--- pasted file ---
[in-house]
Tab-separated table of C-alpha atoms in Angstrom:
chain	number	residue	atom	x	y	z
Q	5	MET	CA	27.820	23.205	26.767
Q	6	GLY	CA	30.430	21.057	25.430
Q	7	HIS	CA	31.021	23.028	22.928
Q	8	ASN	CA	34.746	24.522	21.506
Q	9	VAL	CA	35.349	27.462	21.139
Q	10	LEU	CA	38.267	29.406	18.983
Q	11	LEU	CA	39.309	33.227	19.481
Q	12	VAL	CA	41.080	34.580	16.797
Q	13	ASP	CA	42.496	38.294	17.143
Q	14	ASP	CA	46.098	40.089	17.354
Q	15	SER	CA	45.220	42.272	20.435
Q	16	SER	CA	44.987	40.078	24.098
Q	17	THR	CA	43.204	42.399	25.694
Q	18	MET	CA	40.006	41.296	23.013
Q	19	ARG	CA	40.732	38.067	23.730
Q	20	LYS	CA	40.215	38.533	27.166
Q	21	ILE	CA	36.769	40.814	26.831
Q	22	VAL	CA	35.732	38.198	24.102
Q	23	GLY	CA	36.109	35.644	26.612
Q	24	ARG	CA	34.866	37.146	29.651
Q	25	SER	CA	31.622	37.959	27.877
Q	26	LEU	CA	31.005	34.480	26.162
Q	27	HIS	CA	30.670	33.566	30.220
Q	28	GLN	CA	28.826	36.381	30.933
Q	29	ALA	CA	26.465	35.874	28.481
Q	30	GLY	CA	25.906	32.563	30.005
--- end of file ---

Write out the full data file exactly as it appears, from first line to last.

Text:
[in-house]
Tab-separated table of C-alpha atoms in Angstrom:
chain	number	residue	atom	x	y	z
Q	5	MET	CA	27.820	23.205	26.767
Q	6	GLY	CA	30.430	21.057	25.430
Q	7	HIS	CA	31.021	23.028	22.928
Q	8	ASN	CA	34.746	24.522	21.506
Q	9	VAL	CA	35.349	27.462	21.139
Q	10	LEU	CA	38.267	29.406	18.983
Q	11	LEU	CA	39.309	33.227	19.481
Q	12	VAL	CA	41.080	34.580	16.797
Q	13	ASP	CA	42.496	38.294	17.143
Q	14	ASP	CA	46.098	40.089	17.354
Q	15	SER	CA	45.220	42.272	20.435
Q	16	SER	CA	44.987	40.078	24.098
Q	17	THR	CA	43.204	42.399	25.694
Q	18	MET	CA	40.006	41.296	23.013
Q	19	ARG	CA	40.732	38.067	23.730
Q	20	LYS	CA	40.215	38.533	27.166
Q	21	ILE	CA	36.769	40.814	26.831
Q	22	VAL	CA	35.732	38.198	24.102
Q	23	GLY	CA	36.109	35.644	26.612
Q	24	ARG	CA	34.866	37.146	29.651
Q	25	SER	CA	31.622	37.959	27.877
Q	26	LEU	CA	31.005	34.480	26.162
Q	27	HIS	CA	30.670	33.566	30.220
Q	28	GLN	CA	28.826	36.381	30.933
Q	29	ALA	CA	26.465	35.874	28.481
Q	30	GLY	CA	25.906	32.563	30.005